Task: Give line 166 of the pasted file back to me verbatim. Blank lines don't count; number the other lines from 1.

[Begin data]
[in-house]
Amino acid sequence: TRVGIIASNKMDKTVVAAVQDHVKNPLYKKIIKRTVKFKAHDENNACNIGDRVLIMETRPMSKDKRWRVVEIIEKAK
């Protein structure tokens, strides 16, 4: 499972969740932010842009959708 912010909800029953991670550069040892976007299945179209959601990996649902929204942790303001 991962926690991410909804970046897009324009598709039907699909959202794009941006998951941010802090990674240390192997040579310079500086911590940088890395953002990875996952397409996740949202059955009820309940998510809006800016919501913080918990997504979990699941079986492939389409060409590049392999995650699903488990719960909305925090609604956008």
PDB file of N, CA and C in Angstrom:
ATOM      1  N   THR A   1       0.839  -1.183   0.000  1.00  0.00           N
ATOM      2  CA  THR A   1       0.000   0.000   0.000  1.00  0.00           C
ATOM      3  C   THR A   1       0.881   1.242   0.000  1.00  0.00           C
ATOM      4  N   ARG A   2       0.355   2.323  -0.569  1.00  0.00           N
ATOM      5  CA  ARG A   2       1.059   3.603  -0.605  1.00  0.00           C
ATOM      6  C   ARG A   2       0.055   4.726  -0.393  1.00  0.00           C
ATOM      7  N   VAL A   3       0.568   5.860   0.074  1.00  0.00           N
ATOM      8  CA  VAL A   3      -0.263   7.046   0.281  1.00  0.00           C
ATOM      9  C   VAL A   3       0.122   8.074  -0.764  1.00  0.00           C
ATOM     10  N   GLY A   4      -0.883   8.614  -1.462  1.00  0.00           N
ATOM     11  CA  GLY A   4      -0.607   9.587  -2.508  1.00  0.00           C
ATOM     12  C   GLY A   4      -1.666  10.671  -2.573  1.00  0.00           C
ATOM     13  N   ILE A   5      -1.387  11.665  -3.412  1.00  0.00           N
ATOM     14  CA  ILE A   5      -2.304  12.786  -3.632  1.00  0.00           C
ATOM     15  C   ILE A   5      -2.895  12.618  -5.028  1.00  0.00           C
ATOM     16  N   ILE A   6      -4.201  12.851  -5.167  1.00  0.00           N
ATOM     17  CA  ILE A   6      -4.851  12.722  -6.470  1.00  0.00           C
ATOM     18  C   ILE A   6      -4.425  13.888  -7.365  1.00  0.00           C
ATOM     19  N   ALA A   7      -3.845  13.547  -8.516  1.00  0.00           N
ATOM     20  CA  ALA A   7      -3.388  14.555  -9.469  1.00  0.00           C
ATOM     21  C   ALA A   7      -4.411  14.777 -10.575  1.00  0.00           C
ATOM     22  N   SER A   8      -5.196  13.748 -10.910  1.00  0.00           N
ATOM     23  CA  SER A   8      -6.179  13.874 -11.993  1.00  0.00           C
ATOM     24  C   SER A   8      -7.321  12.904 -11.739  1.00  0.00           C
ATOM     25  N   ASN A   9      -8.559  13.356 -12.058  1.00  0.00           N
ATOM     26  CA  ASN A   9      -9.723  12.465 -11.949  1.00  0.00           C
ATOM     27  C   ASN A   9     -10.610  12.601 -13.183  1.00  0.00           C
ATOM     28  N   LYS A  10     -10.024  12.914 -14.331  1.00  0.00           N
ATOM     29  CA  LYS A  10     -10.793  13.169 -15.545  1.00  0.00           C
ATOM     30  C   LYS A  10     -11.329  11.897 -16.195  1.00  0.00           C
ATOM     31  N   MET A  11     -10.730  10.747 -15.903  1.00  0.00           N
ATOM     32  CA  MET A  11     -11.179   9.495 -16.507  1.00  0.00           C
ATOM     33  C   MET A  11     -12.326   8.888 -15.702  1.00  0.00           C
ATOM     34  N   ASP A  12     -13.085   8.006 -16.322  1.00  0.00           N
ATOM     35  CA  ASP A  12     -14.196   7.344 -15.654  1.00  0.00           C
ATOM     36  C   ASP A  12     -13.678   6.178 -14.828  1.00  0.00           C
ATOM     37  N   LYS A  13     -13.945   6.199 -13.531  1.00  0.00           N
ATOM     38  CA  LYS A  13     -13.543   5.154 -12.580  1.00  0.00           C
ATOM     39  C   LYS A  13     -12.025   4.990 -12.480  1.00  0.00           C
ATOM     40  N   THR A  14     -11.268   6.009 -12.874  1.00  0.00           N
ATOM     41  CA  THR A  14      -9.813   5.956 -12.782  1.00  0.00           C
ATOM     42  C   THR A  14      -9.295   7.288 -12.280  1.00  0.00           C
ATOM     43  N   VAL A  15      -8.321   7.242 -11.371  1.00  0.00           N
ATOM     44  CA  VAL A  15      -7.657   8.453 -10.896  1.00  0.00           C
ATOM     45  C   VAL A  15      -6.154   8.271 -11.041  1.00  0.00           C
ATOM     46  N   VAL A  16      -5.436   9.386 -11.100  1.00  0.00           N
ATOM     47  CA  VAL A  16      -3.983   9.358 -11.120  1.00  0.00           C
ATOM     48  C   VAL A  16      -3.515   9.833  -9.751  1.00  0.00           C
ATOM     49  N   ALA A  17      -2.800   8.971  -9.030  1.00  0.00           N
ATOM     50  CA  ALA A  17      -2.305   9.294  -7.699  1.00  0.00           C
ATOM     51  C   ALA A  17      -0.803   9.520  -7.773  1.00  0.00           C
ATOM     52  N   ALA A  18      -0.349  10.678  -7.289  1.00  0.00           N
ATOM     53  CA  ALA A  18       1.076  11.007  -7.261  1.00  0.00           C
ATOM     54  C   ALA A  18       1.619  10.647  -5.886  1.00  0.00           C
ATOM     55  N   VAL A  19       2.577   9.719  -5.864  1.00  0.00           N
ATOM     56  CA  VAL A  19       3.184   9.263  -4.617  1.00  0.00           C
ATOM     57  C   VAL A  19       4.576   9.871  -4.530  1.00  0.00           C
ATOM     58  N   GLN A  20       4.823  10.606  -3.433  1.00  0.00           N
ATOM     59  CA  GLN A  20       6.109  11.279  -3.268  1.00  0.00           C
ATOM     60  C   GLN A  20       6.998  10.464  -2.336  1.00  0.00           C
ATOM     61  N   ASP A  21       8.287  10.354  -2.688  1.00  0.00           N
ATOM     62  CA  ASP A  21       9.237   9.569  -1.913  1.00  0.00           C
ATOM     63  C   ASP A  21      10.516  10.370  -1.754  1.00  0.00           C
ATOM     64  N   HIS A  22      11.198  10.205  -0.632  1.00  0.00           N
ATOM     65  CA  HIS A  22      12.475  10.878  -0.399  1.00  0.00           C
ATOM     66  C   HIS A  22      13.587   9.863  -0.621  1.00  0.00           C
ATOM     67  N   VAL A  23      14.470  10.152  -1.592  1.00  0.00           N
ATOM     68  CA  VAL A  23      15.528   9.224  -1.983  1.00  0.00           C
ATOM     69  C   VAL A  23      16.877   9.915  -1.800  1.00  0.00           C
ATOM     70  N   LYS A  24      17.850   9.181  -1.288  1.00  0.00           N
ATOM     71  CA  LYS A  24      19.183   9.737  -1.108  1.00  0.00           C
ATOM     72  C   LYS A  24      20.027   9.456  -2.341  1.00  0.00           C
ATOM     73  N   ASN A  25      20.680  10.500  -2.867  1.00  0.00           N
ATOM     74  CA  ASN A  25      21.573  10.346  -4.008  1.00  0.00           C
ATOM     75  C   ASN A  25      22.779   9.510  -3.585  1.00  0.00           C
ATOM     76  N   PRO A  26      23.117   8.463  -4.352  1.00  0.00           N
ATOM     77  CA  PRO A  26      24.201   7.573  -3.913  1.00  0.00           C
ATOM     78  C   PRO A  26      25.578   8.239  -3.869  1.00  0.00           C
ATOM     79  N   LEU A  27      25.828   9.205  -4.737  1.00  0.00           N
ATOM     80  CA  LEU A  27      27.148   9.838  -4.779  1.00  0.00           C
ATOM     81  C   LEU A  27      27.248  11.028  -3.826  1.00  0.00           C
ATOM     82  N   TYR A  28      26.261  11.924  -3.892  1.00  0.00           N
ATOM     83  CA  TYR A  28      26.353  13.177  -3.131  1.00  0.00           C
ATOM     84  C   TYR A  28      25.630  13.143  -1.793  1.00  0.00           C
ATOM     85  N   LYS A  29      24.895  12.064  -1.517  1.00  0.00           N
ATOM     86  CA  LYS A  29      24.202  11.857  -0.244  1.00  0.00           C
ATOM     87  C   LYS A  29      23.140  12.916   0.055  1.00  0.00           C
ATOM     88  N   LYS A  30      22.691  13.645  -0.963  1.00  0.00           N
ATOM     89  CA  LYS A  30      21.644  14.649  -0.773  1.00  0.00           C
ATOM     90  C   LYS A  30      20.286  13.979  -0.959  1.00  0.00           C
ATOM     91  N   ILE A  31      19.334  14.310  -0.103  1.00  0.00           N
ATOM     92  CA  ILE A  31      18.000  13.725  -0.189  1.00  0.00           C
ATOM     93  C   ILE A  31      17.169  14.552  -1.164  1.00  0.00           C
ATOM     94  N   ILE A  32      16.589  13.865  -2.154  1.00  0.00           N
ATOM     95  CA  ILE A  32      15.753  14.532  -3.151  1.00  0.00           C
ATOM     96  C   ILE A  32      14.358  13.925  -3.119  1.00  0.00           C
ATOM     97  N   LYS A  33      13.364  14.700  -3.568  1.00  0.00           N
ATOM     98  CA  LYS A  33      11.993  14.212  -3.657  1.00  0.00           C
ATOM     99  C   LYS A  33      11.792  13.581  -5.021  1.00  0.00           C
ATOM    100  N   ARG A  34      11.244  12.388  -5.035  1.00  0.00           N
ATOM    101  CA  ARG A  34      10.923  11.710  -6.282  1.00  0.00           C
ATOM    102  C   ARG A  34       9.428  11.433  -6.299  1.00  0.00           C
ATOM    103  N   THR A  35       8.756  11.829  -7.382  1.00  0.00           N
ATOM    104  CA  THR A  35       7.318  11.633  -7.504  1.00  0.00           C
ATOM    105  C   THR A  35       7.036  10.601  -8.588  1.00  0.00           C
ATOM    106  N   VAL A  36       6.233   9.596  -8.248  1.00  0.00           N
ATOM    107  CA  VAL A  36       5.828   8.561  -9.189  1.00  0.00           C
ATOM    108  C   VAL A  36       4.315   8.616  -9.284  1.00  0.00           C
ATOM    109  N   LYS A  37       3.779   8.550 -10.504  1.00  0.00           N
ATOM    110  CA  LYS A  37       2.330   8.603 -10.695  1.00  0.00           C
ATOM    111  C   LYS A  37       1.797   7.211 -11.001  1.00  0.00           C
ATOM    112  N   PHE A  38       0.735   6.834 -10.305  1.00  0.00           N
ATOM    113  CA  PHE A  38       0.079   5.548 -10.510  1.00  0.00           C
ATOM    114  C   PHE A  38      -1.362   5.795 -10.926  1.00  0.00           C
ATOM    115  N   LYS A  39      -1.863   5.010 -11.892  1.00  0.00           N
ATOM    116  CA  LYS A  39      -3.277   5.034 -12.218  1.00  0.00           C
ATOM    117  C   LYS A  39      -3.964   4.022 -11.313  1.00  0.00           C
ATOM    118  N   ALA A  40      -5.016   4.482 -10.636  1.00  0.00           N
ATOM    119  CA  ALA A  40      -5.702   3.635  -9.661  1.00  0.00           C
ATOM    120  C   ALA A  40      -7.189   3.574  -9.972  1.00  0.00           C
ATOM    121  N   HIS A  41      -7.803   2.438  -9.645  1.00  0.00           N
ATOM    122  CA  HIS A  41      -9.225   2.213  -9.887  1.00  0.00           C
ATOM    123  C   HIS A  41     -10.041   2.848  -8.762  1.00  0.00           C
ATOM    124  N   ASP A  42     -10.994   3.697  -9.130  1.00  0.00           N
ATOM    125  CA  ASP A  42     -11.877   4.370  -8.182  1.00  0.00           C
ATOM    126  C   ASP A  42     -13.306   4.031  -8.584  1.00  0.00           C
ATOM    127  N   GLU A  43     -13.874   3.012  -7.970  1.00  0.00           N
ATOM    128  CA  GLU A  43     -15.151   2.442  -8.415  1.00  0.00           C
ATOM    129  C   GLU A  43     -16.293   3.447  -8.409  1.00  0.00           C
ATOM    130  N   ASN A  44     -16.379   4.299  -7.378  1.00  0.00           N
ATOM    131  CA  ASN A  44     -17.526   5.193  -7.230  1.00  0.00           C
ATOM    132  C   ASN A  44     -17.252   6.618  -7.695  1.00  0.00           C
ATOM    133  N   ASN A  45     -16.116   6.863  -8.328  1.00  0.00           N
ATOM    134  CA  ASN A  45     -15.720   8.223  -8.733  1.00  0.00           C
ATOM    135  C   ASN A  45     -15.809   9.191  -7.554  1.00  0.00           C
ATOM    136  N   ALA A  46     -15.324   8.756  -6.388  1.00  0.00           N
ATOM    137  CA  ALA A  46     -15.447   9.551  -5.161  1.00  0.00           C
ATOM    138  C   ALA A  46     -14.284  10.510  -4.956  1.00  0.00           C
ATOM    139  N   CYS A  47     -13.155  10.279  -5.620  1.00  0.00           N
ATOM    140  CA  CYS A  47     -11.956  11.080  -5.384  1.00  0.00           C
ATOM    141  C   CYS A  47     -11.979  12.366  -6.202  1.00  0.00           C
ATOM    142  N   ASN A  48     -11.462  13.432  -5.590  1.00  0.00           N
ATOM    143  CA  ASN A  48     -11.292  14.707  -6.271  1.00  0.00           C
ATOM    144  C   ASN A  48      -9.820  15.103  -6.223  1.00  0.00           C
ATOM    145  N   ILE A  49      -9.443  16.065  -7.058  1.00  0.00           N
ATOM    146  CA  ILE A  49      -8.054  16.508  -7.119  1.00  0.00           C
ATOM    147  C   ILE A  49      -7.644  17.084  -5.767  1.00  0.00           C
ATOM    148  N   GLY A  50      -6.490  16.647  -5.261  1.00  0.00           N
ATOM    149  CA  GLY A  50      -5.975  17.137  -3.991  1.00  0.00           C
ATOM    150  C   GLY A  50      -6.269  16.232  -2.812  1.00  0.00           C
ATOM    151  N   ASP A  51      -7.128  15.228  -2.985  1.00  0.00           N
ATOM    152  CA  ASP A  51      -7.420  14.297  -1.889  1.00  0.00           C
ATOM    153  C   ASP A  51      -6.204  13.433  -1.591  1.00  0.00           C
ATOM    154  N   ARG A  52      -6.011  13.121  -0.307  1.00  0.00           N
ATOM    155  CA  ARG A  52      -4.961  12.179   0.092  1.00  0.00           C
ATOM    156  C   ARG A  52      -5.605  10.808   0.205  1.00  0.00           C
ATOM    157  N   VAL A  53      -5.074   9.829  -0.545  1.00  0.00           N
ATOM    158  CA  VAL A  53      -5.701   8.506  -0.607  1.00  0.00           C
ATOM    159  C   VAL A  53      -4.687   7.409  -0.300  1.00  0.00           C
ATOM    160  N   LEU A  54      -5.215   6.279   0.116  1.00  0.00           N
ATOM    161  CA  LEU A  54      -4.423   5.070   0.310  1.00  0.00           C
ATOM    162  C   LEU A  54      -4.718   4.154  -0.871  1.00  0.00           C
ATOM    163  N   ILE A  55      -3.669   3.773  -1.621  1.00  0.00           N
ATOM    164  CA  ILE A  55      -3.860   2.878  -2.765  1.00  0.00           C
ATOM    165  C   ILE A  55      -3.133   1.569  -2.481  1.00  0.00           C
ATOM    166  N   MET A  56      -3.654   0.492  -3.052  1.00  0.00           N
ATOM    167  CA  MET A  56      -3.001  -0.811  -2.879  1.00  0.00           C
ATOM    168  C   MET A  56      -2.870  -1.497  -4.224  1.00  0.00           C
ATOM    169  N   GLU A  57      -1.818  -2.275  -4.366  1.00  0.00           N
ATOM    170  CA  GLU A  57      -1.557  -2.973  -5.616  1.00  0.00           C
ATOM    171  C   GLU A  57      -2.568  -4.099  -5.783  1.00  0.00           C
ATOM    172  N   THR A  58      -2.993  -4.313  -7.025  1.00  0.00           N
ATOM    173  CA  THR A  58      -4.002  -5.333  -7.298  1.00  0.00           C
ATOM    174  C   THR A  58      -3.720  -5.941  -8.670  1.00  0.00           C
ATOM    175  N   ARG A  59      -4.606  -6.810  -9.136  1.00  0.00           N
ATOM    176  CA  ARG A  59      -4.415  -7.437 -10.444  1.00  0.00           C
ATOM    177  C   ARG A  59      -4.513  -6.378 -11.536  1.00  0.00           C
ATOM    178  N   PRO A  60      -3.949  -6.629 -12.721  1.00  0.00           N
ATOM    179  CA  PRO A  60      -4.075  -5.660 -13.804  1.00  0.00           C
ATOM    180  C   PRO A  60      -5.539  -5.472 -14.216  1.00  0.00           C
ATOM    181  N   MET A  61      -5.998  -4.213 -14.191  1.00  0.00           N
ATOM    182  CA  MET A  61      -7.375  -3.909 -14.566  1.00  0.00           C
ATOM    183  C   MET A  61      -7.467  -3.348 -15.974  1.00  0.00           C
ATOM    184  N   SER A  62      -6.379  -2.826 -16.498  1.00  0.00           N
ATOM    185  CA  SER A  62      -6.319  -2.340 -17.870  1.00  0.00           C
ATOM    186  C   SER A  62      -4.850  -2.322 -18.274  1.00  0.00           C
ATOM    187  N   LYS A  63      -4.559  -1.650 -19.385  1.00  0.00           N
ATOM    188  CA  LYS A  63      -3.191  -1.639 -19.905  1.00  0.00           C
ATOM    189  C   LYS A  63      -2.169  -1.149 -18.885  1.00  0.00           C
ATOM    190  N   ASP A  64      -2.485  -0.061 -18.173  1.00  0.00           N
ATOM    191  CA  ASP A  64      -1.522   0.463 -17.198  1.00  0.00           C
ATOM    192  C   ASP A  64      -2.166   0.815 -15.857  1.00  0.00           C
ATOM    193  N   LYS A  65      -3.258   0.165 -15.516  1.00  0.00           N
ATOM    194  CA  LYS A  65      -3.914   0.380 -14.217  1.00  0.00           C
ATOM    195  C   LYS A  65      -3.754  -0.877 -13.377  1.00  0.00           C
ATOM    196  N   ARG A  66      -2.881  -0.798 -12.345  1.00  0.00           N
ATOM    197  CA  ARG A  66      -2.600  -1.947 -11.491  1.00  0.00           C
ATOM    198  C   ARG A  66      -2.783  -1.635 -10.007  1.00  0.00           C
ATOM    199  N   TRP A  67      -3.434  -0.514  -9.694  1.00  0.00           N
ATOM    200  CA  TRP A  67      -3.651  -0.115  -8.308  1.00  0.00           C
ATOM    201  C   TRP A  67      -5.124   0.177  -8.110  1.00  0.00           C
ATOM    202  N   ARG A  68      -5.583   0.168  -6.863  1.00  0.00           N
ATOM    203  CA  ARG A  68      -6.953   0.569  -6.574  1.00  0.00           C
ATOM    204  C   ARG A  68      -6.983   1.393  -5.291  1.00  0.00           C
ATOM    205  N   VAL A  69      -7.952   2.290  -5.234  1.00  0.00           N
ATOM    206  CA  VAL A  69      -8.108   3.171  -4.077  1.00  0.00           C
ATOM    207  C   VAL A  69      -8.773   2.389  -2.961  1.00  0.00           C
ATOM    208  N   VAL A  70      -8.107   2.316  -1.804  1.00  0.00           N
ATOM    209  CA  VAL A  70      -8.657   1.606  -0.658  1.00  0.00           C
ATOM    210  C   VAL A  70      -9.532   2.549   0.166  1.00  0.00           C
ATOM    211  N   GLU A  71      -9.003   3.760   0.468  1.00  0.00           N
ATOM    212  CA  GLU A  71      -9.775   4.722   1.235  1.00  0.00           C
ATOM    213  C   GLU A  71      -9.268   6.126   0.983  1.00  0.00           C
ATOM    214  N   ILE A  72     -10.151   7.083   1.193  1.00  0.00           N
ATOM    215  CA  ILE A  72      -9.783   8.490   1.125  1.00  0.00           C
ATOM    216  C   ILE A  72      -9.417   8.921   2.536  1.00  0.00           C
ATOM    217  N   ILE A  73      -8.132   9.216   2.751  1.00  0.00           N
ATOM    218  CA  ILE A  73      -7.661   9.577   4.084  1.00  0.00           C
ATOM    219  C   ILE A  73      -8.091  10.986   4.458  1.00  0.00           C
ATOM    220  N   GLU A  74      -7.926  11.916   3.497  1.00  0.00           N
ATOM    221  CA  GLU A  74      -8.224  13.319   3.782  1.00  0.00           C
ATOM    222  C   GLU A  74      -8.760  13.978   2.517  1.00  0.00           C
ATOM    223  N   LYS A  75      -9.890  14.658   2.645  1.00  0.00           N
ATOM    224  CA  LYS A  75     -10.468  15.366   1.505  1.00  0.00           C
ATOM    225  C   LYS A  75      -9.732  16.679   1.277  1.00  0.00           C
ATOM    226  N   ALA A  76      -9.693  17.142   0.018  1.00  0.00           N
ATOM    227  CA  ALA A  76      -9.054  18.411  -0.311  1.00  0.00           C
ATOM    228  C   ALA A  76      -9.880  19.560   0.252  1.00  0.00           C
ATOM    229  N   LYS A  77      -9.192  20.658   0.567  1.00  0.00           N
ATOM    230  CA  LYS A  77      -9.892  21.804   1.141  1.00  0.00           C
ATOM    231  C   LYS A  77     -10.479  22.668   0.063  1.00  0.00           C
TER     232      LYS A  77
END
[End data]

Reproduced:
ATOM    162  C   LEU A  54      -4.718   4.154  -0.871  1.00  0.00           C